Maternity care may not be meeting the needs of pregnant disabled women, researchers from Bournemouth University (BU) and University of Liverpool have found.
The research, commissioned by human rights in childbirth charity Birthrights, surveyed women with physical or sensory impairment or long term health conditions.
An interim report from the research, published today, found that - despite most women rating the support they received from maternity health carers positively - only 19% of women thought that reasonable adjustments or accommodations had been made for them.
Some found birth rooms, postnatal wards and their maternity notes and scans “completely inaccessible”, while a quarter of women reported that they felt they were treated less favourably because of their disability.
Just over half of the participants expressed dissatisfaction with one or more care providers, particularly their awareness of the impact of disability and their perception that their choices in pregnancy and birth were being reduced or overruled. More than half (56%) felt that health care providers did not have appropriate attitudes to disability.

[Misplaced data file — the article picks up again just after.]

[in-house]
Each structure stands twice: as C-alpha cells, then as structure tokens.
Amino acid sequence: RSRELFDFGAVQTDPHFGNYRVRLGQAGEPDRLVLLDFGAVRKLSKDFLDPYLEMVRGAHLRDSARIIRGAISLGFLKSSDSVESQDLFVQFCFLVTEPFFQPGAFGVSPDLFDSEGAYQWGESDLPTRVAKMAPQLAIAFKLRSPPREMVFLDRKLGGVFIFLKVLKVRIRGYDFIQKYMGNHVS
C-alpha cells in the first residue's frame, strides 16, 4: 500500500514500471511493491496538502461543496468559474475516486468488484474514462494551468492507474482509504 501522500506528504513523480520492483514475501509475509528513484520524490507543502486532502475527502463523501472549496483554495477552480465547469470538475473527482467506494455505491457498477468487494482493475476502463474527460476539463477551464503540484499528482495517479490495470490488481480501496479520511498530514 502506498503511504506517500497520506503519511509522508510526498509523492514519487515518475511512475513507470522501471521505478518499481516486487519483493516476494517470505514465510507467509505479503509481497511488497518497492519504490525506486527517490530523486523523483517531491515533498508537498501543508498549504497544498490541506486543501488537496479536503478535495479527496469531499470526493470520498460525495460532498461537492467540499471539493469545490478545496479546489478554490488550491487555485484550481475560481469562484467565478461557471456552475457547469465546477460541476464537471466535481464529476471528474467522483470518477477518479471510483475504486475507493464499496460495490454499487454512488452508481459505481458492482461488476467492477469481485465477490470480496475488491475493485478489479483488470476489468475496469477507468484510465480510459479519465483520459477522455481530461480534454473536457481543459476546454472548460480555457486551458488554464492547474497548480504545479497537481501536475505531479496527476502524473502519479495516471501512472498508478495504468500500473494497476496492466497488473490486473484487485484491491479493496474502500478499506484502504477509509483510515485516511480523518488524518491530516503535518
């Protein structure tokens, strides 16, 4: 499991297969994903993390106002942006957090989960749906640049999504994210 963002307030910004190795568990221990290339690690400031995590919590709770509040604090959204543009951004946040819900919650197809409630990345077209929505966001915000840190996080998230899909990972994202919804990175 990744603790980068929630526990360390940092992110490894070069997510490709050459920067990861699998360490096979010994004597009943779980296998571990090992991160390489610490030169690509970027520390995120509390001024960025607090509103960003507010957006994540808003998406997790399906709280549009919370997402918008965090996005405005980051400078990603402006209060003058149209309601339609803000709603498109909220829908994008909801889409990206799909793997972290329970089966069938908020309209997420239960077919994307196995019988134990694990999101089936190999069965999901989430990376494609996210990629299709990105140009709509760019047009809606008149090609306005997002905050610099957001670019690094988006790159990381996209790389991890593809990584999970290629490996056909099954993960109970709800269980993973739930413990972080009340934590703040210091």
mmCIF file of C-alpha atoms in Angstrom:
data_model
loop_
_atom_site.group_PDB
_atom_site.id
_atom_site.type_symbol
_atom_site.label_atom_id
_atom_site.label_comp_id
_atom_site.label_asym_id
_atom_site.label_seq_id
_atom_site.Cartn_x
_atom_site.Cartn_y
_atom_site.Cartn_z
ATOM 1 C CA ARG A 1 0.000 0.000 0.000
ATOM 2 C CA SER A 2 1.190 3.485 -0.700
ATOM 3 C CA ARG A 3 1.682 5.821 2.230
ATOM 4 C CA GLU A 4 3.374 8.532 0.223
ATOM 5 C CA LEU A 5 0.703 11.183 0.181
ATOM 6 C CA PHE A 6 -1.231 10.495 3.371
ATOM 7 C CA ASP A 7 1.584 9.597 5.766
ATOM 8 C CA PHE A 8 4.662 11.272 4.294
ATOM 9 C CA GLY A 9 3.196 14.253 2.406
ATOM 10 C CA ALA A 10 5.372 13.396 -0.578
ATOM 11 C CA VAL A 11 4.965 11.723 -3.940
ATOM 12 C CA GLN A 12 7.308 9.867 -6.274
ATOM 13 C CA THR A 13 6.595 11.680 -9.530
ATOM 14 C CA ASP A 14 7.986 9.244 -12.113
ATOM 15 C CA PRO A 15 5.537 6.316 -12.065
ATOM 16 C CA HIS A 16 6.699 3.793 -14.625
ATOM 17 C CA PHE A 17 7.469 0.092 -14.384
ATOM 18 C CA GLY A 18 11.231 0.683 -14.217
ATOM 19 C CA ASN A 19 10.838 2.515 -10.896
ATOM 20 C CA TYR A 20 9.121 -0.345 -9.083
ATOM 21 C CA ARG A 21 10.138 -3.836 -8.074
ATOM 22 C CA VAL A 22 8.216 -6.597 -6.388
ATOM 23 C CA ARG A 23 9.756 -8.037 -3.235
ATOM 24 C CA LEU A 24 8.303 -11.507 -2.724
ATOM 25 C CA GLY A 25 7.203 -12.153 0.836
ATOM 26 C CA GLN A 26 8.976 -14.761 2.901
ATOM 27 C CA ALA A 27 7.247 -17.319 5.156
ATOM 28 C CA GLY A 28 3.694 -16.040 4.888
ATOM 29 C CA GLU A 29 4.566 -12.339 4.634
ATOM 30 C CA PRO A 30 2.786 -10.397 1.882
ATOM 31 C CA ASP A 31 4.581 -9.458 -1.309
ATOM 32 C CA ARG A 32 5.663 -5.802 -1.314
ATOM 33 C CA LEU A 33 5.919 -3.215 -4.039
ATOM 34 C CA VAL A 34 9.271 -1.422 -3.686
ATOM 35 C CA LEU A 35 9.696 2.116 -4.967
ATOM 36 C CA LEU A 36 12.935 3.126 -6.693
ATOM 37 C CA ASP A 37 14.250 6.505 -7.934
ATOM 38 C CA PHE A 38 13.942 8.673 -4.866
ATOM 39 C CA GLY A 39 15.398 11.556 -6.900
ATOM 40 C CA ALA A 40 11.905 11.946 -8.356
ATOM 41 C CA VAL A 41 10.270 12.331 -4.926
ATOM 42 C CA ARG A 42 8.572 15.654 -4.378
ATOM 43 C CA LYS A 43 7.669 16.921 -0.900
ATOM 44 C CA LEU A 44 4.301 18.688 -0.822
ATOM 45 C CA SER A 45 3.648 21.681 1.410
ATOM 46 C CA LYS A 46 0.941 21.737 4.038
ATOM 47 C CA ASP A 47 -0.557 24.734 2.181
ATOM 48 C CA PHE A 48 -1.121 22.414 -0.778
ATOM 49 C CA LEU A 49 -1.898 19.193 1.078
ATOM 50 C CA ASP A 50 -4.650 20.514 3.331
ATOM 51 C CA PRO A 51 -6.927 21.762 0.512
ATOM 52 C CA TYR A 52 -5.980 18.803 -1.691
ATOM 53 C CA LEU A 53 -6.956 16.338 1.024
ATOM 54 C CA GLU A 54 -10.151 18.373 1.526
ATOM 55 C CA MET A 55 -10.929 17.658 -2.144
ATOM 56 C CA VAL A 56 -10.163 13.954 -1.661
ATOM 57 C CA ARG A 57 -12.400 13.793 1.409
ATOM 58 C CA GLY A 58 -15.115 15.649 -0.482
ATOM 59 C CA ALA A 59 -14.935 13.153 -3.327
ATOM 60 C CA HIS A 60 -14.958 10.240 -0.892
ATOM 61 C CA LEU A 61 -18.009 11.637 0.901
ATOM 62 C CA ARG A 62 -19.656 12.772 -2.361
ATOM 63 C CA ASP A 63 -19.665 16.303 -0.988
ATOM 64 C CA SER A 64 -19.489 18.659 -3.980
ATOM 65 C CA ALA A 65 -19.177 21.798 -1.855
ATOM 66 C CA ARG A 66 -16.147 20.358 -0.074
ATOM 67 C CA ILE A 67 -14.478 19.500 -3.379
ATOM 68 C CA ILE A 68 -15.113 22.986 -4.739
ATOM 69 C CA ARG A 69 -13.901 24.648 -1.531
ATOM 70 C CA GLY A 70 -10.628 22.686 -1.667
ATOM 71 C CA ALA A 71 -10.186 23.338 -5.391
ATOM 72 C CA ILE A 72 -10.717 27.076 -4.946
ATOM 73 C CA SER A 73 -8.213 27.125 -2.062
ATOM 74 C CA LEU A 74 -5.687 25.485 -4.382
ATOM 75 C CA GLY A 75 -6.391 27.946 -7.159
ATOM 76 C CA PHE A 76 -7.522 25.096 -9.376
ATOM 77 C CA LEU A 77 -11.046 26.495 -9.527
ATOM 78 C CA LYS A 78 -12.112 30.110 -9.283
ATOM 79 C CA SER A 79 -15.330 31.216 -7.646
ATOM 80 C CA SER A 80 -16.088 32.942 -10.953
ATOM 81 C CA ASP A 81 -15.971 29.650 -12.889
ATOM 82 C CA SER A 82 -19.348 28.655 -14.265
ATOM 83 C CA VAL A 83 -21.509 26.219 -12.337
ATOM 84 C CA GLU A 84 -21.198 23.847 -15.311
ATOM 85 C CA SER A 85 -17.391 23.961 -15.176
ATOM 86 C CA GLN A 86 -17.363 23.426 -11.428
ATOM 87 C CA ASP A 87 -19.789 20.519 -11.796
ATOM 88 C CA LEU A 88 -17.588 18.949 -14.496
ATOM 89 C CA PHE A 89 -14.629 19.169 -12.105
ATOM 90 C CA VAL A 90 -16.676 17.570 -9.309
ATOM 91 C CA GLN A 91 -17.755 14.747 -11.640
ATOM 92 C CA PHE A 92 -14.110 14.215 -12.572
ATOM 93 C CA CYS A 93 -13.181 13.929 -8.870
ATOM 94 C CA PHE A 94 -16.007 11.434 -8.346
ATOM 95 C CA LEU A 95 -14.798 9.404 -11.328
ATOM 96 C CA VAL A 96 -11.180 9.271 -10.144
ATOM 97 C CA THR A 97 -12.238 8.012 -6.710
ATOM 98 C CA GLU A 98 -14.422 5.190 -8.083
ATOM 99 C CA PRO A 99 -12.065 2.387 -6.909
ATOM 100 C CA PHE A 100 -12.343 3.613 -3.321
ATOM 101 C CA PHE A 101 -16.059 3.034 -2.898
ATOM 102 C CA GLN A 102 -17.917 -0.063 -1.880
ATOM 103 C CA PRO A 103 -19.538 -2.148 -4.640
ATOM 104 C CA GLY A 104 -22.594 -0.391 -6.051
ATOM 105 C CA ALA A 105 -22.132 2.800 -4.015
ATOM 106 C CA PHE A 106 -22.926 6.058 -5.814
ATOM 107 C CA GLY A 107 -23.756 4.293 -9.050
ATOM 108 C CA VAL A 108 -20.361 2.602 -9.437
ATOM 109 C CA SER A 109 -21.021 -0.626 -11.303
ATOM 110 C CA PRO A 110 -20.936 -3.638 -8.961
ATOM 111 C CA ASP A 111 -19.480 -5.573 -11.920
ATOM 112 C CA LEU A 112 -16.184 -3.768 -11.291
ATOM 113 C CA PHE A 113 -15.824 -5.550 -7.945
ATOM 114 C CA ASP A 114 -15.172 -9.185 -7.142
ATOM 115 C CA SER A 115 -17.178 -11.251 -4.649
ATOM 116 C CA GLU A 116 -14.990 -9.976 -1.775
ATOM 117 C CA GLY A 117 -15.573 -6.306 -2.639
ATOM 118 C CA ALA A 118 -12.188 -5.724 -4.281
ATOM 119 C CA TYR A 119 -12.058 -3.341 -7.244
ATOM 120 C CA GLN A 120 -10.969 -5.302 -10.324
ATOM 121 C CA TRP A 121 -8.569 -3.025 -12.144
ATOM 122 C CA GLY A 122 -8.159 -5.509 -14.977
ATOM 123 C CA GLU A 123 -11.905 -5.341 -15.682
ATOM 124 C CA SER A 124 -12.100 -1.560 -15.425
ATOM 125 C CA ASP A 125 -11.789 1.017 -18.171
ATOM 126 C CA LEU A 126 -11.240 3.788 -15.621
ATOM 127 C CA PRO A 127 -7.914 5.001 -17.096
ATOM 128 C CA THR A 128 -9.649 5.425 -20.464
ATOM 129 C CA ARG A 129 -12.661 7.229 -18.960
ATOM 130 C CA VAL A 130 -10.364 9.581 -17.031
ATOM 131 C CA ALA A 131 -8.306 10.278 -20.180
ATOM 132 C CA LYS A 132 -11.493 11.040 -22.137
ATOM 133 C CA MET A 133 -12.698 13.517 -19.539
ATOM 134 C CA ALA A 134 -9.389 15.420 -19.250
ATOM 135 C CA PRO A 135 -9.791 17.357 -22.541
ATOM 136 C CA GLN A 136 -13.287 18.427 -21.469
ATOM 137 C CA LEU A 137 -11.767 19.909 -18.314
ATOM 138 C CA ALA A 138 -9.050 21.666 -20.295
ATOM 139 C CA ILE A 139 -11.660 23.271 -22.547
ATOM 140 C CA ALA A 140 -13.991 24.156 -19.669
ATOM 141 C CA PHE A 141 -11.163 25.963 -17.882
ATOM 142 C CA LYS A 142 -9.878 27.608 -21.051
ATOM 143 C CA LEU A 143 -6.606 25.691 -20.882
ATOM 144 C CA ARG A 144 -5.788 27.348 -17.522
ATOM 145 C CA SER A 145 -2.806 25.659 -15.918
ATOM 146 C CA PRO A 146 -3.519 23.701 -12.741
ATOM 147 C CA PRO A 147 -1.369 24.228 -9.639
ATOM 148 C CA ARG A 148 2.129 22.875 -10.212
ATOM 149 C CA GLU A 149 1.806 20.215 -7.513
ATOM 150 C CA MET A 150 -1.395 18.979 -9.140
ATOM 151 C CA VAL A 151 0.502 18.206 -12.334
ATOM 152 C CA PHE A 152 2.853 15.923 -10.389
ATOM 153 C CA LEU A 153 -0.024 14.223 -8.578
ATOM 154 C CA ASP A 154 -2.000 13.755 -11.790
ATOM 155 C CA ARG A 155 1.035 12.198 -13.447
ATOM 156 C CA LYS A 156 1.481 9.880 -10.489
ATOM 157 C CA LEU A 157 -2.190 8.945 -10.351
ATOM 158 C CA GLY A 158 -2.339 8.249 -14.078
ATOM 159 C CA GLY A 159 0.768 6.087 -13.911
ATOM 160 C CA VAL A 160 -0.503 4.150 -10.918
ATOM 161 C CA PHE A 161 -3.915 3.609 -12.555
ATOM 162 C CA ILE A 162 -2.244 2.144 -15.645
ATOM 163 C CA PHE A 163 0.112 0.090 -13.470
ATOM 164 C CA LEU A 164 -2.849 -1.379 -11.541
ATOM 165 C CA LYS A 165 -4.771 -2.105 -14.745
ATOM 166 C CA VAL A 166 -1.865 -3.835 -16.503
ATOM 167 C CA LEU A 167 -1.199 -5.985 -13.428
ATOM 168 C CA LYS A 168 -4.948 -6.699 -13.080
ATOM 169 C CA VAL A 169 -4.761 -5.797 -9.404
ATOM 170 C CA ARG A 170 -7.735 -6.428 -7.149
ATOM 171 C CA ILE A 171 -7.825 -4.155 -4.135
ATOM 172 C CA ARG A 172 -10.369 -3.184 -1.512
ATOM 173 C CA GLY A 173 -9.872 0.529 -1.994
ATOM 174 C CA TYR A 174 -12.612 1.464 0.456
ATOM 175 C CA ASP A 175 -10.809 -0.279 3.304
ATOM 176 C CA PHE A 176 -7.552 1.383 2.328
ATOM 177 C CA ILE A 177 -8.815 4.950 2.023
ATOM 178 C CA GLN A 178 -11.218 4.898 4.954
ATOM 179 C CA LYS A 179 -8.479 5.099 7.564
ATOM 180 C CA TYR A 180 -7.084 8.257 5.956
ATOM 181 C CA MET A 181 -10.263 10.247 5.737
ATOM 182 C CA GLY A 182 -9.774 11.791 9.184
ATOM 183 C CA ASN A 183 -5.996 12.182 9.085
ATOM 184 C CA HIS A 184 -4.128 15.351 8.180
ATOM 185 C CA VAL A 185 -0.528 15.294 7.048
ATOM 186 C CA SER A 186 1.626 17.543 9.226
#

The research was conducted by Jenny Hall, Jillian Ireland and Professor Vanora Hundley at Bournemouth University and Dr Bethan Collins, a Lecturer in Occupational Therapy at the University of Liverpool.
Professor of Midwifery Vanora Hundley said: "While this is a small survey the findings echo the recommendations of the National Maternity Review published earlier this year, which highlighted the importance of personalised, woman-centred care with continuity of carer. It is clear that these are important considerations for all women, but particularly for those women who have a disability.”
Rebecca Schiller, chief executive of Birthrights added: “This interim report suggests that there are significant human rights issues at stake for disabled pregnant women in the UK and Ireland. More than a quarter of women we surveyed felt that their rights were either poorly or very poorly respected. This is unacceptable and we will be working hard to address this over the coming years."